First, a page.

In a press conference that many believed to be a public forum, residents had no shortage of questions about the new Community Quality of Life Initiative. Following the presentation, one community member quietly said, “Haven’t we done this before? Business as usual.”
Others shared her belief that this initiative is little more than a repackaged version of what our community has already been doing for decades: talking.
The Community Quality of Life Initiative is a collaboration between Hartford 2000 (the coalition of Hartford’s 13 neighborhood revitalization), the Mayor’s Office, Hartford Police Department, City Council, Community Court of Hartford, Hartford Public Library, City Departments, and “other stakeholders.” Three conversations are at the core of this initiative. Unlike this morning’s media presentation, these are intended for the general public.
The purpose of these meetings, Jackie McKinney, Co-Chair of Hartford 2000, said, is to “maximize usefulness of neighborhood standards,” to give residents a voice in regulations. The conversations are scheduled for August and September, with one each in the north, central, and south sections of the city; when asked how these divisions were decided, it was said that they followed how the Hartford Police Department generally divide Hartford. Alice Leibowitz, who will be helping to facilitate these conversations, said residents are encouraged to attend the meeting closest to their own neighborhood.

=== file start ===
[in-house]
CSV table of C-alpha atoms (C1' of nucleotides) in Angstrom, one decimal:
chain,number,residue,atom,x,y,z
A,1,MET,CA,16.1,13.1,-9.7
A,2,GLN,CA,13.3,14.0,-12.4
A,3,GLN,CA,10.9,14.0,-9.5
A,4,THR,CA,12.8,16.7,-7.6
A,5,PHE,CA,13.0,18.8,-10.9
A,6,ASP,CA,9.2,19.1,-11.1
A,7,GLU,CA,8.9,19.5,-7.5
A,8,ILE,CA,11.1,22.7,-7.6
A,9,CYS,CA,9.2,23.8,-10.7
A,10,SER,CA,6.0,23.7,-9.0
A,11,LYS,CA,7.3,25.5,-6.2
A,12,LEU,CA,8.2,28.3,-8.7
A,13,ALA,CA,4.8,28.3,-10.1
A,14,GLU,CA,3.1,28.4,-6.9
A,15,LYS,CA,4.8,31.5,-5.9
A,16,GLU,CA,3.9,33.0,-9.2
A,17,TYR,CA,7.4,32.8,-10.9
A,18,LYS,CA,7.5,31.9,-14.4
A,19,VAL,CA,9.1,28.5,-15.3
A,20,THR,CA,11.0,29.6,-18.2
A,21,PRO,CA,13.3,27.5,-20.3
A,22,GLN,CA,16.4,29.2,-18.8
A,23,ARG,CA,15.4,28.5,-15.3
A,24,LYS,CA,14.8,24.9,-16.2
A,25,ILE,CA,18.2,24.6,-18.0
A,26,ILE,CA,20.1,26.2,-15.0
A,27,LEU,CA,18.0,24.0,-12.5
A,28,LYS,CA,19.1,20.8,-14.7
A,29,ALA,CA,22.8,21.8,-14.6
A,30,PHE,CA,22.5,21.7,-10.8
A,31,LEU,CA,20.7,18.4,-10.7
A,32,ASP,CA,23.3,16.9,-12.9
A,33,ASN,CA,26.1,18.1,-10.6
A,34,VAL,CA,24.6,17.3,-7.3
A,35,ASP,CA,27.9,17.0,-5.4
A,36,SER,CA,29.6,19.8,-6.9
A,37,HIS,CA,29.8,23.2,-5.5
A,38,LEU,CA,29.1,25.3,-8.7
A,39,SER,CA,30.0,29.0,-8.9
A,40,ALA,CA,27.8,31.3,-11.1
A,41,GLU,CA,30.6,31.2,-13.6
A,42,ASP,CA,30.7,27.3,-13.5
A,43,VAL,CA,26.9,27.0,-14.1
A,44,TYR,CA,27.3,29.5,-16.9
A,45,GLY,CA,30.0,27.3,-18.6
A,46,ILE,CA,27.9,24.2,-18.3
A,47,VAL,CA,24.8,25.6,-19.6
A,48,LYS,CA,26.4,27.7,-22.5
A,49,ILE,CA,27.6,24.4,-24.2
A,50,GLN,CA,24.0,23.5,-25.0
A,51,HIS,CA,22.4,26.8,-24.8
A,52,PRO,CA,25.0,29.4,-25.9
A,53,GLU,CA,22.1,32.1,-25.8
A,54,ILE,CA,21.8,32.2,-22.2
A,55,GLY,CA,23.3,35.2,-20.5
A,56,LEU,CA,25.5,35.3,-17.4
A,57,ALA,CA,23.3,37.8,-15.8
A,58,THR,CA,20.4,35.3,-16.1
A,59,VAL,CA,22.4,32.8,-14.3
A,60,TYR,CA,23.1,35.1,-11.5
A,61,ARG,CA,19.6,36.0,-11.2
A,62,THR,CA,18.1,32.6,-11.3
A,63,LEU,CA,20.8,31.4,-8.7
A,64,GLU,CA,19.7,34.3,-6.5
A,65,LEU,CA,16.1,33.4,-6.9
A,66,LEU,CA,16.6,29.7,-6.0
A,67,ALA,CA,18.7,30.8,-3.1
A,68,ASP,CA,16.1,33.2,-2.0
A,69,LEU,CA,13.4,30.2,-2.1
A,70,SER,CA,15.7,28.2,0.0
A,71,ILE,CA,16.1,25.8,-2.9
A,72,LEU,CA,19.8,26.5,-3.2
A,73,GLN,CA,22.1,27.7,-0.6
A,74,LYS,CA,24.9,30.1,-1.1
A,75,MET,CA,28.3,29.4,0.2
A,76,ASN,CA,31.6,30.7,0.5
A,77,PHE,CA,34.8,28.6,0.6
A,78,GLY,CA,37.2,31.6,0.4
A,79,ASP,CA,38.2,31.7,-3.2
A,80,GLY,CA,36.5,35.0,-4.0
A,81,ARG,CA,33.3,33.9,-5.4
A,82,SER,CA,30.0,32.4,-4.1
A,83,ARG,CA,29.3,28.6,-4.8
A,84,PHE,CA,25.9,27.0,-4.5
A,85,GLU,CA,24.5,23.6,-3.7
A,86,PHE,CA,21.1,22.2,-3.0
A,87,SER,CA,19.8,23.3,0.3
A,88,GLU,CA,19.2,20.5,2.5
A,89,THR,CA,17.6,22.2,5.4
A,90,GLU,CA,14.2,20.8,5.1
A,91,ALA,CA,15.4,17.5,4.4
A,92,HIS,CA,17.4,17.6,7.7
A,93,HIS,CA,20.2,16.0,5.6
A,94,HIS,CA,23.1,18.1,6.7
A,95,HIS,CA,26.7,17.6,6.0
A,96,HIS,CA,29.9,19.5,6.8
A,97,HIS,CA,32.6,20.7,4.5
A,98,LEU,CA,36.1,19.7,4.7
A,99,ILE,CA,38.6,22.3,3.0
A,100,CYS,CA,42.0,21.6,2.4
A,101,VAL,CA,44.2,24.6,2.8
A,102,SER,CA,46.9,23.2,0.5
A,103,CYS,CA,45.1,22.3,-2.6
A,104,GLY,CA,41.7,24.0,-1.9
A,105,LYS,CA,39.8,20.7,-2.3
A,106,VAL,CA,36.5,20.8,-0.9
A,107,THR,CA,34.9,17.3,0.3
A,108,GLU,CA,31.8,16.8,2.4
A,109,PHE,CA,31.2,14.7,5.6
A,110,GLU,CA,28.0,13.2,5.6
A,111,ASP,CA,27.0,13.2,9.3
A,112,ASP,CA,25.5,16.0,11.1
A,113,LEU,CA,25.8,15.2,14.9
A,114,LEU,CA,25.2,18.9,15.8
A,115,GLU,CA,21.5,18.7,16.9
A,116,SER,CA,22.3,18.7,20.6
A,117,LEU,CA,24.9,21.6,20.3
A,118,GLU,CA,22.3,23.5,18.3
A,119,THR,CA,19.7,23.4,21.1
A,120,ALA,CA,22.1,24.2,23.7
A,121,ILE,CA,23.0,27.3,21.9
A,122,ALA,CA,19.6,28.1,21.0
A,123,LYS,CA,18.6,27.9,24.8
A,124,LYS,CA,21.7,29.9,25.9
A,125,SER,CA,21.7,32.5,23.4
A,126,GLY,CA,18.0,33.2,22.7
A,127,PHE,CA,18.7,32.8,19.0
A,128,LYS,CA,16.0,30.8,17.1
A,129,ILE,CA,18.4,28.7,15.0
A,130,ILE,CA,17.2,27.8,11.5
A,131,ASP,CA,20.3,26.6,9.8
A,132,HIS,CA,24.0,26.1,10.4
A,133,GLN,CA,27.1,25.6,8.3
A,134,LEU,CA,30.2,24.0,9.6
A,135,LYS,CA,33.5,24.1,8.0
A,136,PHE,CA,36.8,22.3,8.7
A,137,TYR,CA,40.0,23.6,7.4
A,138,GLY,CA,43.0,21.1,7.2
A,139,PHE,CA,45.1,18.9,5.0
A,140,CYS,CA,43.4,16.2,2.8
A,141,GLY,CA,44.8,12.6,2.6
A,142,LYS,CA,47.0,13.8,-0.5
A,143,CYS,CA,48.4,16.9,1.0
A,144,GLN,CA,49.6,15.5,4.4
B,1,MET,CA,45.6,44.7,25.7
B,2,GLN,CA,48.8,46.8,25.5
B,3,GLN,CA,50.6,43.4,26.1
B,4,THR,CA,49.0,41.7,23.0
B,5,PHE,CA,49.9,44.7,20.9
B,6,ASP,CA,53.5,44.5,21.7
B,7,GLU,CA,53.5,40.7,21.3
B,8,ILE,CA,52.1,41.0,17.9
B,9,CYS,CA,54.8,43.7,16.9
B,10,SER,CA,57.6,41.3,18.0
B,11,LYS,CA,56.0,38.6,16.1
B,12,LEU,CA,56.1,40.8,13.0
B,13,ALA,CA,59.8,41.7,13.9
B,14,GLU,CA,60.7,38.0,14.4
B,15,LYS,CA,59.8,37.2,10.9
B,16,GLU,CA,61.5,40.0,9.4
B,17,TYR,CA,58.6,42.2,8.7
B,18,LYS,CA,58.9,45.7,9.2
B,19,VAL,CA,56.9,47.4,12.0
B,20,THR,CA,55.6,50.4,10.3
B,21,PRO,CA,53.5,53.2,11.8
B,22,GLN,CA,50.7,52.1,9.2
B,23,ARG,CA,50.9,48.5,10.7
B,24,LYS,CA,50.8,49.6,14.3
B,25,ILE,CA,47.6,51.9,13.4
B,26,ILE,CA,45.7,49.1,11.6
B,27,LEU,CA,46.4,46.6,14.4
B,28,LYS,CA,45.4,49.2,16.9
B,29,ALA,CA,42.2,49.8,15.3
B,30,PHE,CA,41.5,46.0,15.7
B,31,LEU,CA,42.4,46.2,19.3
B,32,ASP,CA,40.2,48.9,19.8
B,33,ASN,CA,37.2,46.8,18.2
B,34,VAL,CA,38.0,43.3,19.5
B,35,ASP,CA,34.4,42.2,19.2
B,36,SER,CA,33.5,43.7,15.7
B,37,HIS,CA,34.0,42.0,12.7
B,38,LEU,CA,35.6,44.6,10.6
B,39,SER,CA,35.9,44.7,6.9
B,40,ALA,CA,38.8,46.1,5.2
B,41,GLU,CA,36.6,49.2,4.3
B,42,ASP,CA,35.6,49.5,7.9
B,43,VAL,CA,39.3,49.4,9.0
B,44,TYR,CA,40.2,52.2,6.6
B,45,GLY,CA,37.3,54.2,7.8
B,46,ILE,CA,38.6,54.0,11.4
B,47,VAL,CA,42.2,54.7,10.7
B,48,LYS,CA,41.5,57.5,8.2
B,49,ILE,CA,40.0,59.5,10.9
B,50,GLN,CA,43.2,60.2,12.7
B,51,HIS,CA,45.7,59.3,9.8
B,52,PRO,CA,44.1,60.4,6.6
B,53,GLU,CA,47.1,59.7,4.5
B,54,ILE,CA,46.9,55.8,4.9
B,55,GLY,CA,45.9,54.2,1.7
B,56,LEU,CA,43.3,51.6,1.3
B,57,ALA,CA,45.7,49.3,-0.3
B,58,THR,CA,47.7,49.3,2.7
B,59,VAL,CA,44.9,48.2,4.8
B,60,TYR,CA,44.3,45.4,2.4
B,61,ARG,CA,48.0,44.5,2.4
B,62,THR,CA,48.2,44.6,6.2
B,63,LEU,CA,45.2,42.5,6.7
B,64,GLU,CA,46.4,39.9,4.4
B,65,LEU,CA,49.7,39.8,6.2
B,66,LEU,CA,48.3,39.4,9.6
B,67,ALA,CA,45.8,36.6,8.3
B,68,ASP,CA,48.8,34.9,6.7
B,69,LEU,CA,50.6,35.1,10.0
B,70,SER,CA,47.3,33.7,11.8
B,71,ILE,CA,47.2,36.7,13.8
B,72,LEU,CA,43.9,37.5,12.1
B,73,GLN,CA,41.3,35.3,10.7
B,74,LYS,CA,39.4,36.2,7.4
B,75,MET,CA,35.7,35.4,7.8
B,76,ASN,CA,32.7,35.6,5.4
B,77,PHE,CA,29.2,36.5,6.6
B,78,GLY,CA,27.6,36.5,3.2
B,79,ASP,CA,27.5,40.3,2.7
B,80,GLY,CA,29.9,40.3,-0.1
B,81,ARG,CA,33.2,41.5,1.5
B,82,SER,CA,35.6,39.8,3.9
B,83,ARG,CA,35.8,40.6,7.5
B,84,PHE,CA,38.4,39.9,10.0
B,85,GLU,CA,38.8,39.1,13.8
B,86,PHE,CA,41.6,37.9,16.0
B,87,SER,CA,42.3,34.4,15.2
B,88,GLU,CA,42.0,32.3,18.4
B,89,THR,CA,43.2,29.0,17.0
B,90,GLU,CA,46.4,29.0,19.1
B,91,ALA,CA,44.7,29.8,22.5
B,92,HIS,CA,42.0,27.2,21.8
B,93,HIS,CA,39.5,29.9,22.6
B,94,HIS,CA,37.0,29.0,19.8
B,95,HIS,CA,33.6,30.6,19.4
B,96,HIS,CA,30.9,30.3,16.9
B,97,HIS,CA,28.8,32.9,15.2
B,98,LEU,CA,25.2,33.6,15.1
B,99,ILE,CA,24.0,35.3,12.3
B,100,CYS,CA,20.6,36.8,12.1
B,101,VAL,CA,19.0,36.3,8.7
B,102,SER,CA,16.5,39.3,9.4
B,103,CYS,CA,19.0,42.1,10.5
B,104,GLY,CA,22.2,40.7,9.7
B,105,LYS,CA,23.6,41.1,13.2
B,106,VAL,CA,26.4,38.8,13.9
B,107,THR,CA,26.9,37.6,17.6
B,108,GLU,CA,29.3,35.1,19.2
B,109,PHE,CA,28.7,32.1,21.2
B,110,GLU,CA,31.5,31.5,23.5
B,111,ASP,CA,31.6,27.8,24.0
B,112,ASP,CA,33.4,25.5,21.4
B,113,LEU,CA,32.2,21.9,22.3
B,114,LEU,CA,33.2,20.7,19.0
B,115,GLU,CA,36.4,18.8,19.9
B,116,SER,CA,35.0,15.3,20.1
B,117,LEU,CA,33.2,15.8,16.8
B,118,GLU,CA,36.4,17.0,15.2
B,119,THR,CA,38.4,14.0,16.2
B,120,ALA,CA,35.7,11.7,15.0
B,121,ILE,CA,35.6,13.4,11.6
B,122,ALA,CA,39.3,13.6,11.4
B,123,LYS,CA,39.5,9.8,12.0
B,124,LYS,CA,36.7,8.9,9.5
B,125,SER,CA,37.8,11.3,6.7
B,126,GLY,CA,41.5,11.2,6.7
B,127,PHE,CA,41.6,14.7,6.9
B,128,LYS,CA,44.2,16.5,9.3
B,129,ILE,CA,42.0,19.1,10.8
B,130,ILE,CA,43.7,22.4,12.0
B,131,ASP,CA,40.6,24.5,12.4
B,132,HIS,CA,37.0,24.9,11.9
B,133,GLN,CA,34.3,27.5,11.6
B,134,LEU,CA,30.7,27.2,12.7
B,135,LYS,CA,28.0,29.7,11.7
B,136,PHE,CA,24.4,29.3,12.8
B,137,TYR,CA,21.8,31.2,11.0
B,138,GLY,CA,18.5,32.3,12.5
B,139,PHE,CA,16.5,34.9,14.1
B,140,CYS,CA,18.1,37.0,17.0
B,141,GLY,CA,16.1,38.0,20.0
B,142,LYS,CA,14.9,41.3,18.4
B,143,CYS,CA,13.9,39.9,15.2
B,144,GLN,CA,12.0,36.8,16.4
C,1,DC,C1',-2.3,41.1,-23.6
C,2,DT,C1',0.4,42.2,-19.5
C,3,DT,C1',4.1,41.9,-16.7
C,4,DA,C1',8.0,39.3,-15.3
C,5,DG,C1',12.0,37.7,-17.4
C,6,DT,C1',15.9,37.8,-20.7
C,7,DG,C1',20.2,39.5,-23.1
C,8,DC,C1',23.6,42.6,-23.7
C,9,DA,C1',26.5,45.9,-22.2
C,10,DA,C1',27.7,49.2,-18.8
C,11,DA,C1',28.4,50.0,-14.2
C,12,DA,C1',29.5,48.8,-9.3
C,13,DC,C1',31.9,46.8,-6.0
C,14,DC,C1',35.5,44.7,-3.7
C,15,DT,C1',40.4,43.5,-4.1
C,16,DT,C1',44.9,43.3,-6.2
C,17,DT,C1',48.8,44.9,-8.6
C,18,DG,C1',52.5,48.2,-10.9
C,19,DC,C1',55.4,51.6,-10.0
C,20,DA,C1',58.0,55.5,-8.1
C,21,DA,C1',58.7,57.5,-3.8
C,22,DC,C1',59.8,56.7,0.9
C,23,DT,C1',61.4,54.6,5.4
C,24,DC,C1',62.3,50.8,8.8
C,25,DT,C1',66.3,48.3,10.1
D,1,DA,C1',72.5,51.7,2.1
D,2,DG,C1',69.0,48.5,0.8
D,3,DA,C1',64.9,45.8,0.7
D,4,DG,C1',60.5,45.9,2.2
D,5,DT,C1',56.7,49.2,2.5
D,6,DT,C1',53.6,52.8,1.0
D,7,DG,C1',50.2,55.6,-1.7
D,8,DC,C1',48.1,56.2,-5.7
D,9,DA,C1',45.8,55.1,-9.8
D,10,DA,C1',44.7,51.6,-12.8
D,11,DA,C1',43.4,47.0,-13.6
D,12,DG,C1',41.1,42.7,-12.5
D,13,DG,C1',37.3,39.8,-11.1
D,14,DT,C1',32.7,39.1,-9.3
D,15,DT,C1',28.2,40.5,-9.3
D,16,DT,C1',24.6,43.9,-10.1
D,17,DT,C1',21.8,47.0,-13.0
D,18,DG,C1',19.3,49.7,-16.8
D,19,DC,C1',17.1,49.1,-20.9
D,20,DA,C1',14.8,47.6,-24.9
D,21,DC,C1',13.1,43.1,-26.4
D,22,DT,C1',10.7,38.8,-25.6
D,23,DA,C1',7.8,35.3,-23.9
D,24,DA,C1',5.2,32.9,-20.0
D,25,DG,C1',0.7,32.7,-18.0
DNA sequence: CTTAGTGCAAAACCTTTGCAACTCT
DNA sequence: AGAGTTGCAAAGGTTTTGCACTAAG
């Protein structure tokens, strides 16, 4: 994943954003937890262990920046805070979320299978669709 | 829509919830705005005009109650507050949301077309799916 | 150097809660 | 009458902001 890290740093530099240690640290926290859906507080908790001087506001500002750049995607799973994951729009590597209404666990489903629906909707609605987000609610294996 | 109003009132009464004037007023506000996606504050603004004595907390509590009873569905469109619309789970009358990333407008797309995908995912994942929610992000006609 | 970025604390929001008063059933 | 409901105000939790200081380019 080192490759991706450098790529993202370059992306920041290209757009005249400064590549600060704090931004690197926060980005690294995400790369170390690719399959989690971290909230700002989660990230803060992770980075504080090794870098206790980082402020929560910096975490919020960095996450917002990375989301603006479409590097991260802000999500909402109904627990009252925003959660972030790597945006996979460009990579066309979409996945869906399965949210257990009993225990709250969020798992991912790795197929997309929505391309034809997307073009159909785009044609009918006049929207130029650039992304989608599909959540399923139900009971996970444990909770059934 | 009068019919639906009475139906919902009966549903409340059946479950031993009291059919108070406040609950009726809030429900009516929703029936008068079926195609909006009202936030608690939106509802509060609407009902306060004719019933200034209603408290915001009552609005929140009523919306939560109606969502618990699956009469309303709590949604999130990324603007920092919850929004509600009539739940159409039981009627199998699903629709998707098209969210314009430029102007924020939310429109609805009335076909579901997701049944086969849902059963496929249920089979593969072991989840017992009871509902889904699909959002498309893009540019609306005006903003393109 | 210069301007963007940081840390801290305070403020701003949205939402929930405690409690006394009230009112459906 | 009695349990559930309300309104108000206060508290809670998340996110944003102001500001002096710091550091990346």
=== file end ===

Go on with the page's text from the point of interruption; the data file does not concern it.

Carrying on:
McKinney says the intention is to have annual conversations about community standards.
Through social media and face-to-face interaction, similar conversations have been ongoing, just in no organized or official capacity. While some argue that fireworks are not worth cracking down on, others would like to see issues like trash incineration be included under the umbrella of “quality of life.”
Oz Griebel, CEO of MetroHartford Alliance, said of the initiative: “it’s making sure that people feel comfortable here.”
Little Things, Big Difference
Chief Rovella said that while he focuses on preparing neighborhoods for worst case scenarios, the most routine complaints are those involving “loitering, littering, cars, noise.” He says, “the small things in life make a big difference.”
That one person’s loud, illegal light show is another person’s PTSD-triggering hell was acknowledged and is the point of these conversations. Richard Frieder, the Director of Community Development & Civic Engagement at the Hartford Public Library, said “quality of life can be defined in any variety of ways.”
It’s up to residents to create those definitions.
Mayor Segarra said that a “portion of our community” has become “disheartened” and even “apathetic” toward City government. Though the government remains involved in this initiative, the intent is that it will be adopted by community members after having these conversations.
Councilperson Kyle Anderson, Chair of the Quality of Life Committee, said “we’ve gotta take it from outta these walls and implement it.”
Alternatives to Law Enforcement